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The OS/2 world has been changing for some time and obviously we are currently
experiencing the most important changes for a long time to come. On the virge of
the new millennium the topic is nothing less than OS/2's future. Now, what will
it be? Is the future so bright we gotta wear shades? Or will it end in the dark
soon? Well, though it's impossible to know yet I think we can be optimistic, upbeat.
The last years saw many commercial software and hardware vendors drop support
for OS/2. Think of companies like SPG or ELSA. The last one in the long queue is
Stardock that will drop free support at the end of January next year. And then IBM
announced that Visual Age for C/C++ and Java won't be developed further, contradicting
their own Java-centric strategy.
On the other hand we have ISVs like ROM
Logicware who extended their OS/2 product Papyrus to Papyrus Office and added
English language support. Scitechsoft
even started developing for OS/2 from scratch with the excellent Display Doctor.
And then there's Serenity Systems
with eComStation, of course.
As with the commercial packages the amount of shareware dwindled. However, at
the same time the freeware movement has gained momentum. There clearly has been
a shift to freeware and OpenSource software, mostly written in people's spare time
now, but surprisingly of no lower quality than before. Well, not that surprisingly.
Fortunately, many developers have realized that it doesn't make sense to waste resources
by writing lots of competing products and re-inventing the wheel for each of those.
Netlabs and the Russian
project platforms are doing a great job in coordinating development efforts,
resulting in faster progress and better development. Something that hopefully will
add to this are the OpenWatcom compiler
and the Warp 4.5 Toolkit Serenity managed to include into eCS. As a result there
is going to be both an excellent starting point for the beginner and a decent IDE
for the advanced developer.
This year's Warpstock events are over. Judging from what I've read and experienced
myself they were very successful. What is most important: many developers attended,
exchanged knowledge, confirmed cooperations and established new ones. Cooperation.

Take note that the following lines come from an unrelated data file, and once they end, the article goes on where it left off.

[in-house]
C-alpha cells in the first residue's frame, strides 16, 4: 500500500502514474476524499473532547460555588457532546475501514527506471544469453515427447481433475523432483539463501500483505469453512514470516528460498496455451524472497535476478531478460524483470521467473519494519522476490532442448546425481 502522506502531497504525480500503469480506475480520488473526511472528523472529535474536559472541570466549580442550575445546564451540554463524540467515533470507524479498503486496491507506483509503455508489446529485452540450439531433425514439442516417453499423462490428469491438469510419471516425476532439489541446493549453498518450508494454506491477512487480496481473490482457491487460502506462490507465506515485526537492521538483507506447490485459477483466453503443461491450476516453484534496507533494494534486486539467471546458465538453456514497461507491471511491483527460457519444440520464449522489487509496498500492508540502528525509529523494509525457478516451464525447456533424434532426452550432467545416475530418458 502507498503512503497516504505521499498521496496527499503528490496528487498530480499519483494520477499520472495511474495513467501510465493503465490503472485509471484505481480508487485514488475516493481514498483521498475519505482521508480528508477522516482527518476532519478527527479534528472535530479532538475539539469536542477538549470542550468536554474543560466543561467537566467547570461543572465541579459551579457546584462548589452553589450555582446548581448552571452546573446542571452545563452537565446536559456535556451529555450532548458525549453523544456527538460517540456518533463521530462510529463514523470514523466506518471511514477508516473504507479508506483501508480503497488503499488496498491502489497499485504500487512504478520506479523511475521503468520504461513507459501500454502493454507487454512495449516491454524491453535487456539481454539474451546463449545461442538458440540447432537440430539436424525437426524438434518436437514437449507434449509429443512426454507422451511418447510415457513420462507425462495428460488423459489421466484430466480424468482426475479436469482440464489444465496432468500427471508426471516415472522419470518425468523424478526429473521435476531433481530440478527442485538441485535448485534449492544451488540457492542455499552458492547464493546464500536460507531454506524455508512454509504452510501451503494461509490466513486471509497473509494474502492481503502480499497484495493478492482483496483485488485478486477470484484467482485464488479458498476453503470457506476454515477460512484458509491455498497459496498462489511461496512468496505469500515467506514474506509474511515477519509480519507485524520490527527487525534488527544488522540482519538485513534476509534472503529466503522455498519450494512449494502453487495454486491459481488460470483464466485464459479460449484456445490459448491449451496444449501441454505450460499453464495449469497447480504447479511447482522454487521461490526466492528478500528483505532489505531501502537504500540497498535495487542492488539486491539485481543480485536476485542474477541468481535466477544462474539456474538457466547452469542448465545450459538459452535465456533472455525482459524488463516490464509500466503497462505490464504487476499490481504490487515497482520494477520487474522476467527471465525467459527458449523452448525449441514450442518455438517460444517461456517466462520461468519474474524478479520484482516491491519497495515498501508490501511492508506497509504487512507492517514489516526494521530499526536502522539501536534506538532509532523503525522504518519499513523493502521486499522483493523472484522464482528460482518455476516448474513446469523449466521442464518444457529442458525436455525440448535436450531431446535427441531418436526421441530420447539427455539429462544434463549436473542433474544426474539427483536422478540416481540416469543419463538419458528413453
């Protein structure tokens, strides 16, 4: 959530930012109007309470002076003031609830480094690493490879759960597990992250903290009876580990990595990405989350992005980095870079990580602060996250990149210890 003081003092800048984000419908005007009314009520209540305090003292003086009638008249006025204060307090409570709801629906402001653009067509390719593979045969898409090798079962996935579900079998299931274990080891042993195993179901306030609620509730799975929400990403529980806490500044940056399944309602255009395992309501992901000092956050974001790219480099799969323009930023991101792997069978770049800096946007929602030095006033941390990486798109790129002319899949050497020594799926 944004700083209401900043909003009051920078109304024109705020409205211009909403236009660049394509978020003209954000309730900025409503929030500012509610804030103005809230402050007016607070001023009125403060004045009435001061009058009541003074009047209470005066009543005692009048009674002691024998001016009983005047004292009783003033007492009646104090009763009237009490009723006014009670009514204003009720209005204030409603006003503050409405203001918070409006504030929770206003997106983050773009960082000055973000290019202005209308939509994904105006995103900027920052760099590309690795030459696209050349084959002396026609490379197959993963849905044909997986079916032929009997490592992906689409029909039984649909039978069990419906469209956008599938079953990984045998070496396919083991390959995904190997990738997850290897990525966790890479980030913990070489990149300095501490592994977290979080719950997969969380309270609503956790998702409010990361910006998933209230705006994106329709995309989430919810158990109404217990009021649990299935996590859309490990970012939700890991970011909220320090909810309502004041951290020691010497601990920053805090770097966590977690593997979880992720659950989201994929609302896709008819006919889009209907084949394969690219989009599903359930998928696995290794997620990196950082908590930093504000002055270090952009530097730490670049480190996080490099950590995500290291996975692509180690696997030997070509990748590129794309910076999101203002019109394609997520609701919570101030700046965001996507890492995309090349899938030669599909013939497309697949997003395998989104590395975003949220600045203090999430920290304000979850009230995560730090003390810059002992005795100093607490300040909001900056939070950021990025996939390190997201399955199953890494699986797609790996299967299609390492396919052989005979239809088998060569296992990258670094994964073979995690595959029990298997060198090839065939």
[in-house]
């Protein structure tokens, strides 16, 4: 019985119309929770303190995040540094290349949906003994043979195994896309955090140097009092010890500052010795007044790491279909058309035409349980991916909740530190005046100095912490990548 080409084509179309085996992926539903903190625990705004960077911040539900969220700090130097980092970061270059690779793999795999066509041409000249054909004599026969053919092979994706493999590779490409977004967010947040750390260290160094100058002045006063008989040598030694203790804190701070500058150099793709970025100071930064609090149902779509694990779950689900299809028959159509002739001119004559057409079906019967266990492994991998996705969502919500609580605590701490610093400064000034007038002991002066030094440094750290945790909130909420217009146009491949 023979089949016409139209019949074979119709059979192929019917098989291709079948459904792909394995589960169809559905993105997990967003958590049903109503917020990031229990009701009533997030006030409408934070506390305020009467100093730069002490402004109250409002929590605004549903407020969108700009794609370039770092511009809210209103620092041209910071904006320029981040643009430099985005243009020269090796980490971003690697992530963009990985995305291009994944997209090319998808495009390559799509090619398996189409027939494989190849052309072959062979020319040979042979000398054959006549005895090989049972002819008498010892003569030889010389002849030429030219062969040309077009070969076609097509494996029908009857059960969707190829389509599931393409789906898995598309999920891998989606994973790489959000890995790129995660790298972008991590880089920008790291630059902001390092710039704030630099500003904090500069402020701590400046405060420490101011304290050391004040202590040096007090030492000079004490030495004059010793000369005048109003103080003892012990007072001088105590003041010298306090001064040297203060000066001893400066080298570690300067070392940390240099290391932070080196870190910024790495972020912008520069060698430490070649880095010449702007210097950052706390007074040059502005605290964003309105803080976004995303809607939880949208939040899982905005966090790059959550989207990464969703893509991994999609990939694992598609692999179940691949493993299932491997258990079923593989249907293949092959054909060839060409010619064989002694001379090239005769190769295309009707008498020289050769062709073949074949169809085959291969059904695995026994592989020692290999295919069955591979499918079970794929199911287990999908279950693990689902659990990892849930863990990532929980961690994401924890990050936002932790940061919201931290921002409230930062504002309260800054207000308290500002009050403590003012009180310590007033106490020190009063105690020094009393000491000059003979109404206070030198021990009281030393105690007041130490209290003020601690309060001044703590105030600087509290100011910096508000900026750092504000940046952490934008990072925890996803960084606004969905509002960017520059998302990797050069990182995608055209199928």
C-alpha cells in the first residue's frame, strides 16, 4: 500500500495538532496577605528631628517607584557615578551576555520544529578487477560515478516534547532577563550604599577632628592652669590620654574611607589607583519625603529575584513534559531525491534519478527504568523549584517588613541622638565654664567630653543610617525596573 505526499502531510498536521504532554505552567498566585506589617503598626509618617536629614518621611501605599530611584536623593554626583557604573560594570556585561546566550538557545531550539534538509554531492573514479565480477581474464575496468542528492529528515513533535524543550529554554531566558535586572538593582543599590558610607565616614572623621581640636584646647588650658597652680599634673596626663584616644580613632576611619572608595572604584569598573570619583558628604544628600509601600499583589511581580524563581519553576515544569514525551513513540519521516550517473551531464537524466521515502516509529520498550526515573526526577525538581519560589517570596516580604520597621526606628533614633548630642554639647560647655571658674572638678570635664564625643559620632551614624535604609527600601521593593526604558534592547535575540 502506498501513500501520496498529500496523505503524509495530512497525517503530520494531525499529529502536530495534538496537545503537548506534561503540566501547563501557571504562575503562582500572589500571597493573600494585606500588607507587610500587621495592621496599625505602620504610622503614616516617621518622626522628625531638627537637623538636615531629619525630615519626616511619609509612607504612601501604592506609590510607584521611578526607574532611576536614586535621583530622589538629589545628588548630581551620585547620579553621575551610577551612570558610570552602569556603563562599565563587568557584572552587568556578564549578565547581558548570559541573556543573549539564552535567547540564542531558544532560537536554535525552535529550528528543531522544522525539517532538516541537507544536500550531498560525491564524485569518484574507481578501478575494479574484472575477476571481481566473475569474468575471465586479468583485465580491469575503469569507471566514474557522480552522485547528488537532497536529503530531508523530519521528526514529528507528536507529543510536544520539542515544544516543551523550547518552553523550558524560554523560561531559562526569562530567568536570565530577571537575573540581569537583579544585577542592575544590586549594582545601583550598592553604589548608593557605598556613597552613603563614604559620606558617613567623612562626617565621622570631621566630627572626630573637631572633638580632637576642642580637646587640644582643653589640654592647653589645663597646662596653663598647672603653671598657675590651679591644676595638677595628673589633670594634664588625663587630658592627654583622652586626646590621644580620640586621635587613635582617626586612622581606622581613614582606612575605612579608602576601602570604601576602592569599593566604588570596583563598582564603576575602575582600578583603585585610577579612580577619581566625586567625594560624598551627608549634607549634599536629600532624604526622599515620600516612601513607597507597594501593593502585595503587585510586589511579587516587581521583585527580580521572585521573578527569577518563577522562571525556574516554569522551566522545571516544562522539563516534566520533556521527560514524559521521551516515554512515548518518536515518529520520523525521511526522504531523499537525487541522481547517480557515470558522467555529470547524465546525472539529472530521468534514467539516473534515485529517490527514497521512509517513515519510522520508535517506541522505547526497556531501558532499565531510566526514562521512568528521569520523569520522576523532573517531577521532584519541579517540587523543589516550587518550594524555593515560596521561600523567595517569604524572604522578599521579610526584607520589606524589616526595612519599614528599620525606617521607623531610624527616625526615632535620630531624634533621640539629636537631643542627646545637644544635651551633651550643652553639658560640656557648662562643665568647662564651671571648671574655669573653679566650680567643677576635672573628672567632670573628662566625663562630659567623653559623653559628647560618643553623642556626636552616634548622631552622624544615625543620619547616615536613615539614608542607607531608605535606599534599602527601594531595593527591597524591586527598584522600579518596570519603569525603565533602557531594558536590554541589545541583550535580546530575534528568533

It is the magic we need most, also in other areas like information resources. VOICE and OS2.org
are planning to cooperate for building the Warpdoctor site and the VOICE Newsletter
including a transfer of reviews into the OS2.org searchable databases.
Something that will drive away people from OS/2 is the need to pay for
future updates (like Java 1.3 that is freely available for every other operating
system and platform), fixes and even device drivers. Recently this topic has been
discussed to death in newsgroups and at OS2.org, showing that people are really
upset. Upset? Many of them behave like children who somebody is trying to take their
favorite candy from. We OS/2 users had years of free support while Windows users
had to pay for their upgrades. Software pirates don't count. It is extremely irritating
that so many people reduce Software
Choice to a single package. You are not paying your US$215 or so for
a Software Choice or eComStation Upgrade Protection subscription for Java 1.3 alone.
Instead you get the whole package including the fixes, drivers, TCP/IP 4.3
etc. pp. Another important fact to consider is that writing drivers is the hardware
manufacturer's job, normally. Instead IBM licensed a light version of Scitech Display
Doctor and invests a large budget into the development of USB drivers. Don't they
deserve to get something in return? If you look at the whole package the pricing
seems quite fair, though it definitely is a major investment for a home user.
It looks like we will end up in the situation with a commercial operating system
and mostly freeware and OpenSource applications. Paradox. And obviously a nightmare